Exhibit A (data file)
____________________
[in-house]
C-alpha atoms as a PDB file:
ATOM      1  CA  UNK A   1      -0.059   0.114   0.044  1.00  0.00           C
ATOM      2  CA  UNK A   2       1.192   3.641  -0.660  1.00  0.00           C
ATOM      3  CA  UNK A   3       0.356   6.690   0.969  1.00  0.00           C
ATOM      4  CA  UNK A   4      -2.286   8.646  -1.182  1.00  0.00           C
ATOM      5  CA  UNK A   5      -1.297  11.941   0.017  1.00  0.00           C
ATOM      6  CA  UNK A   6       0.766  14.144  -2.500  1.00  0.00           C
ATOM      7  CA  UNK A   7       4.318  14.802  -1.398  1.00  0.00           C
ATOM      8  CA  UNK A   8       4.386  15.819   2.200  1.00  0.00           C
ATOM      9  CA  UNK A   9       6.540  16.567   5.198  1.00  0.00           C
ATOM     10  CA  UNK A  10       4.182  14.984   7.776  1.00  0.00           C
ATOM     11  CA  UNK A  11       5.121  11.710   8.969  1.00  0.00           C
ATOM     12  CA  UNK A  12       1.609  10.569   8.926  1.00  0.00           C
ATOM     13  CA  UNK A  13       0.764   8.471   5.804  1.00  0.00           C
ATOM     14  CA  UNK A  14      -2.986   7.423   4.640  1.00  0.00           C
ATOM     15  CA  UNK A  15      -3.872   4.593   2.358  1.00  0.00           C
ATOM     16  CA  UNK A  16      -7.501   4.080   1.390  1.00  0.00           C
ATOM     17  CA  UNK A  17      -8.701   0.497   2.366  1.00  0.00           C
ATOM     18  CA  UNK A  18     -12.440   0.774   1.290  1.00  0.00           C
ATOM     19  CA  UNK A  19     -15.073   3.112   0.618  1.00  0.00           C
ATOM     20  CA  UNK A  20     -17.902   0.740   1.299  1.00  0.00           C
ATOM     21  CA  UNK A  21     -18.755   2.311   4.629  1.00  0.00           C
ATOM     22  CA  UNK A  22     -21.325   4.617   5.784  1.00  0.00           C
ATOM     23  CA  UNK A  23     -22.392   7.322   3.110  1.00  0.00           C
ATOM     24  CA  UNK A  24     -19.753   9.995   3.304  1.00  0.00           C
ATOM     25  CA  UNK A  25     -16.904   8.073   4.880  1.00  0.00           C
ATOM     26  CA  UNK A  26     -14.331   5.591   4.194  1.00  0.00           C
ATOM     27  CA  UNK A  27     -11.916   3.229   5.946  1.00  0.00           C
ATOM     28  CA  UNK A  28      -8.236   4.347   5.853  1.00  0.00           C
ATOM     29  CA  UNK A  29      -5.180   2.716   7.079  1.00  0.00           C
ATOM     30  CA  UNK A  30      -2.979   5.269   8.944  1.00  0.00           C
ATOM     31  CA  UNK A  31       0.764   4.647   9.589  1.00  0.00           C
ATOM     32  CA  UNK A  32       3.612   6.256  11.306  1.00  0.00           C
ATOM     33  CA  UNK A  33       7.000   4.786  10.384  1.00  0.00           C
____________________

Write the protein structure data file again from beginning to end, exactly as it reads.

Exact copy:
[in-house]
C-alpha atoms as a PDB file:
ATOM      1  CA  UNK A   1      -0.059   0.114   0.044  1.00  0.00           C
ATOM      2  CA  UNK A   2       1.192   3.641  -0.660  1.00  0.00           C
ATOM      3  CA  UNK A   3       0.356   6.690   0.969  1.00  0.00           C
ATOM      4  CA  UNK A   4      -2.286   8.646  -1.182  1.00  0.00           C
ATOM      5  CA  UNK A   5      -1.297  11.941   0.017  1.00  0.00           C
ATOM      6  CA  UNK A   6       0.766  14.144  -2.500  1.00  0.00           C
ATOM      7  CA  UNK A   7       4.318  14.802  -1.398  1.00  0.00           C
ATOM      8  CA  UNK A   8       4.386  15.819   2.200  1.00  0.00           C
ATOM      9  CA  UNK A   9       6.540  16.567   5.198  1.00  0.00           C
ATOM     10  CA  UNK A  10       4.182  14.984   7.776  1.00  0.00           C
ATOM     11  CA  UNK A  11       5.121  11.710   8.969  1.00  0.00           C
ATOM     12  CA  UNK A  12       1.609  10.569   8.926  1.00  0.00           C
ATOM     13  CA  UNK A  13       0.764   8.471   5.804  1.00  0.00           C
ATOM     14  CA  UNK A  14      -2.986   7.423   4.640  1.00  0.00           C
ATOM     15  CA  UNK A  15      -3.872   4.593   2.358  1.00  0.00           C
ATOM     16  CA  UNK A  16      -7.501   4.080   1.390  1.00  0.00           C
ATOM     17  CA  UNK A  17      -8.701   0.497   2.366  1.00  0.00           C
ATOM     18  CA  UNK A  18     -12.440   0.774   1.290  1.00  0.00           C
ATOM     19  CA  UNK A  19     -15.073   3.112   0.618  1.00  0.00           C
ATOM     20  CA  UNK A  20     -17.902   0.740   1.299  1.00  0.00           C
ATOM     21  CA  UNK A  21     -18.755   2.311   4.629  1.00  0.00           C
ATOM     22  CA  UNK A  22     -21.325   4.617   5.784  1.00  0.00           C
ATOM     23  CA  UNK A  23     -22.392   7.322   3.110  1.00  0.00           C
ATOM     24  CA  UNK A  24     -19.753   9.995   3.304  1.00  0.00           C
ATOM     25  CA  UNK A  25     -16.904   8.073   4.880  1.00  0.00           C
ATOM     26  CA  UNK A  26     -14.331   5.591   4.194  1.00  0.00           C
ATOM     27  CA  UNK A  27     -11.916   3.229   5.946  1.00  0.00           C
ATOM     28  CA  UNK A  28      -8.236   4.347   5.853  1.00  0.00           C
ATOM     29  CA  UNK A  29      -5.180   2.716   7.079  1.00  0.00           C
ATOM     30  CA  UNK A  30      -2.979   5.269   8.944  1.00  0.00           C
ATOM     31  CA  UNK A  31       0.764   4.647   9.589  1.00  0.00           C
ATOM     32  CA  UNK A  32       3.612   6.256  11.306  1.00  0.00           C
ATOM     33  CA  UNK A  33       7.000   4.786  10.384  1.00  0.00           C